Iran and Hezbullah setting up militias in Syria 'just in case'
Because the Obama administration and the Europeans refused to get involved, the rebels are now lead by al-Qaeda and other Islamists. And because the rebel side of the equation is not being led by a world power, Iran and Hezbullah felt safe getting involved on Bashar al-Assad's side. Now that Assad is on the verge of being deposed, Iran and Hezbullah are taking another step: They are setting up their own militias to ensure that the civil war continues for decades and to make sure that Syria continues to be a confrontation front against Israel (Hat Tip: Memeorandum).
A senior Obama administration official cited Iranian claims that Tehran was backing as many as 50,000 militiamen in Syria. “It’s a big operation,” the official said. “The immediate intention seems to be to support the Syrian regime. But it’s important for Iran to have a force in Syria that is reliable and can be counted on.”
Iran’s strategy, a senior Arab official agreed, has two tracks. “One is to support Assad to the hilt, the other is to set the stage for major mischief if he collapses.”
The officials spoke on the condition of anonymity to discuss intelligence matters.
The fragmentation of Syria along religious and tribal lines is a growing concern for neighboring governments and the administration, as the civil war approaches its third year with little sign of a political solution or military victory for either Assad’s forces or the rebels.
Rebel forces, drawn largely from Syria’s Sunni majority, are far from united, with schisms along religious, geographic, political and economic lines. Militant Islamists, including many from other countries and with ties to al-Qaeda, are growing in power.
“Syria is basically disintegrating as a nation, similar to how Lebanon disintegrated in the ’70s to ethnic components, and as Iraq did,” said Paul Salem, director of the Beirut-based Middle East Center of the Carnegie Endowment for International Peace. “It’s going to be very hard to put Syria the nation back together.”
“We’re looking at a place which is sort of a zone, an area called Syria, with different powers,” Salem said.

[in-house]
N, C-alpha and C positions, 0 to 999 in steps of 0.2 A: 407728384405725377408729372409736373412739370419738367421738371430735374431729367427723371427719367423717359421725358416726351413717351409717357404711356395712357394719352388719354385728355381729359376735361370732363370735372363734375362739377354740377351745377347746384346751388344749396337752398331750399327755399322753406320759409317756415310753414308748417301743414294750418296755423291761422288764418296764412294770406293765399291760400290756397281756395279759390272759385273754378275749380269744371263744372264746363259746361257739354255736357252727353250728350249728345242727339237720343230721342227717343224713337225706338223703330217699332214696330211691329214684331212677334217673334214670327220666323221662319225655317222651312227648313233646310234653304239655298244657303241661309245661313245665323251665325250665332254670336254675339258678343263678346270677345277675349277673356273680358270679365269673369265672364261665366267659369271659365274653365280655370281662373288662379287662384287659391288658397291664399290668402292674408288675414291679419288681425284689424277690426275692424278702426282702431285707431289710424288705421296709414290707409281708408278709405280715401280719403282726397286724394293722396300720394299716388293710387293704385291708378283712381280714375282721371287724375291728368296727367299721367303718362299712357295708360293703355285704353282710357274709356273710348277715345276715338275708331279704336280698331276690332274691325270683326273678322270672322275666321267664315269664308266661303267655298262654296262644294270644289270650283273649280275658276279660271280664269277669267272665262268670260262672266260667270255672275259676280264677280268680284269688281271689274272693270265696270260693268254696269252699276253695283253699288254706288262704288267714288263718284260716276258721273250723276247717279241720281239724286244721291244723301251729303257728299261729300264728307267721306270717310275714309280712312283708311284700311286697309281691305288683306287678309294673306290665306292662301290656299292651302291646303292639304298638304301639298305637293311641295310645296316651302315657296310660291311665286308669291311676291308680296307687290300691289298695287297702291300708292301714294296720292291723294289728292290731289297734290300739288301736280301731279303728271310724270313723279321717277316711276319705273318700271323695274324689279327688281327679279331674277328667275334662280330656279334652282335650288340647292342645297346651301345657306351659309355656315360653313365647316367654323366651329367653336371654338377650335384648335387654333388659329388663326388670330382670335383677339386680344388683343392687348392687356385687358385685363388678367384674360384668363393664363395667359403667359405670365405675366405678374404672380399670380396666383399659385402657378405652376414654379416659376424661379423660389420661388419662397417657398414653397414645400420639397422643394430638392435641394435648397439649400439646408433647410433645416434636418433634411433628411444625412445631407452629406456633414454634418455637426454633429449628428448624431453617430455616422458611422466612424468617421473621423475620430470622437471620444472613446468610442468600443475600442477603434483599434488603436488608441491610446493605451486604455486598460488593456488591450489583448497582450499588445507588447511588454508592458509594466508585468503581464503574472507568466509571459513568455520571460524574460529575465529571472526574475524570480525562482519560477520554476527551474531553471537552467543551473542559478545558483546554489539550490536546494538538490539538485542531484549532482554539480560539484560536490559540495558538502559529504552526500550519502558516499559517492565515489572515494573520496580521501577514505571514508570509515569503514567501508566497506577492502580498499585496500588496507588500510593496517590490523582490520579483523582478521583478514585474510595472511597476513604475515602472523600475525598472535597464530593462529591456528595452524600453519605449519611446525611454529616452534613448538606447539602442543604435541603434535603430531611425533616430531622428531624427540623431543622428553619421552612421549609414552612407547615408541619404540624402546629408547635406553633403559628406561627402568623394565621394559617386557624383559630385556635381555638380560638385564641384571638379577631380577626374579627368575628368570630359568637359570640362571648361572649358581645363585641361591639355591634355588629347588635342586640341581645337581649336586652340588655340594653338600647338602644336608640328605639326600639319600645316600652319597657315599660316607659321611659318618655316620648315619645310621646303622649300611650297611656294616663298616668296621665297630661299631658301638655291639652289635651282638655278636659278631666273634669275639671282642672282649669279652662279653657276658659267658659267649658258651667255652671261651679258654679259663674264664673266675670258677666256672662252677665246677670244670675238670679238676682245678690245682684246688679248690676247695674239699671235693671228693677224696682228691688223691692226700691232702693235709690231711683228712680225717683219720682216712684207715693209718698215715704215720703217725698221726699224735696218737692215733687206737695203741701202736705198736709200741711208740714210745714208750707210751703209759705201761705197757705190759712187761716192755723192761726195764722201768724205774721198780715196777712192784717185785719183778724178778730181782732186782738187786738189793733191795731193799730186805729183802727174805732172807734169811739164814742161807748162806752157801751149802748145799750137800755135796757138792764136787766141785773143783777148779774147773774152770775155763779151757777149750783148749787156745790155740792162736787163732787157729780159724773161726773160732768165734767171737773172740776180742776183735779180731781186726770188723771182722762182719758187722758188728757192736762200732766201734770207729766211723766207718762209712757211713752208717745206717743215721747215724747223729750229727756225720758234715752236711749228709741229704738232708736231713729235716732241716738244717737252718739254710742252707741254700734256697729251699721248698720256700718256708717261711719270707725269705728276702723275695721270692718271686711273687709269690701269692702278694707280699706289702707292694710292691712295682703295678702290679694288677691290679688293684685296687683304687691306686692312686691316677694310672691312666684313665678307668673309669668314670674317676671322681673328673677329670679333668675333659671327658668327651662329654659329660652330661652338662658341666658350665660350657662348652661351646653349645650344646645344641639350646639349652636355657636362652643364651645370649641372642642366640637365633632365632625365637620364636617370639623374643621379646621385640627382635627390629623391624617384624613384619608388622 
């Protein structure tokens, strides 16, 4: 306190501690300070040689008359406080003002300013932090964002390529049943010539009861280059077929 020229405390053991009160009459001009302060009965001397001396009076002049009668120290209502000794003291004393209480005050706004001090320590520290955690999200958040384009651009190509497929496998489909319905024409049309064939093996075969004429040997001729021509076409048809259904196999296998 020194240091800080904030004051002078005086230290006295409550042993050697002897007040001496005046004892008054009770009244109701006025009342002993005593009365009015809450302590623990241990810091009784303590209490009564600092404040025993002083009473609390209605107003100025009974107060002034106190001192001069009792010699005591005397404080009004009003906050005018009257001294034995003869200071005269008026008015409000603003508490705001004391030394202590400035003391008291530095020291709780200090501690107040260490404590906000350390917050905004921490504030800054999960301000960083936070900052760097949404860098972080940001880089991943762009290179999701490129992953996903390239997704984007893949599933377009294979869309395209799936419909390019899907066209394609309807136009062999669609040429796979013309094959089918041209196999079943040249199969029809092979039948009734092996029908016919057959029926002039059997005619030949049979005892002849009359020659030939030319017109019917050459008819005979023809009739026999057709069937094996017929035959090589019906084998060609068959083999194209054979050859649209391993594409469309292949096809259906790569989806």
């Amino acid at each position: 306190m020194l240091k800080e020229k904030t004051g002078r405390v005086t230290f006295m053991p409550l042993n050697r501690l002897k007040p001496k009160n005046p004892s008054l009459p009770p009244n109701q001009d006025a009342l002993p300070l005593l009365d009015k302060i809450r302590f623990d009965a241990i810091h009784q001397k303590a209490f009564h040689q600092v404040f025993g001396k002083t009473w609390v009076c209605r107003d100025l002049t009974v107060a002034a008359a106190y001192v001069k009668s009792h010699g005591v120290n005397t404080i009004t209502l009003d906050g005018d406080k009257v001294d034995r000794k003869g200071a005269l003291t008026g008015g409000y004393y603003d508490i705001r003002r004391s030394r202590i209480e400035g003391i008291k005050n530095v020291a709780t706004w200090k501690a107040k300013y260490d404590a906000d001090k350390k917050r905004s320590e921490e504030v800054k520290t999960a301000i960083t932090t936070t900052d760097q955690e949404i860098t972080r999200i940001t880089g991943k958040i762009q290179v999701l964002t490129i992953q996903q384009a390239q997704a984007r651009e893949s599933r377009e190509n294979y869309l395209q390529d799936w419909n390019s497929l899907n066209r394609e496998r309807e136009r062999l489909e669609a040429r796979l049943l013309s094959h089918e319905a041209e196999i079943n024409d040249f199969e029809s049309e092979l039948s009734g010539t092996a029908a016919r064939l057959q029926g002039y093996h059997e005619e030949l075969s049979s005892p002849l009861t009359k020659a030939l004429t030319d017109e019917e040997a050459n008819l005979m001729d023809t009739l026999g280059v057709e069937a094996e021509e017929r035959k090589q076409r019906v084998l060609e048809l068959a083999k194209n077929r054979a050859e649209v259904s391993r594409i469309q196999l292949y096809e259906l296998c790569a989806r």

In a divided Syria, Iran’s natural allies would include Shiites and Alawites concentrated in provinces near Syria’s border with Lebanon and in the key port city of Latakia. Under the most likely scenarios, analysts say, remnants of Assad’s government — with or without Assad — would seek to establish a coastal enclave closely tied to Tehran, dependent on the Iranians for survival while helping Iran to retain its link to Hezbollah and thereby its leverage against Israel.
Experts said that Iran is less interested in preserving Assad in power than in maintaining levers of power, including transport hubs inside Syria. As long as Tehran could maintain control of an airport or seaport, it could also maintain a Hezbollah-controlled supply route into Lebanon and continue to manipulate Lebanese politics.
Preservation of an Iranian-supported area on the coast has always been “Plan C or Plan D” for core regime supporters, Salem said. “If everything fails and they lose, they have always prepared for the fortress region . . . with everything they can cart away, even if they lose Damascus.”
“That’s not necessarily what they want,” he said. “They want to hold on to the whole thing.” But the worst-case scenario is that “the whole regime relocates to the northwest, and they still have the most powerful [armed] unit inside Syria, with a lot of the current structure.”Short of undertaking a full-scare war in Syria, it is highly doubtful that this scenario or similar ones can be avoided.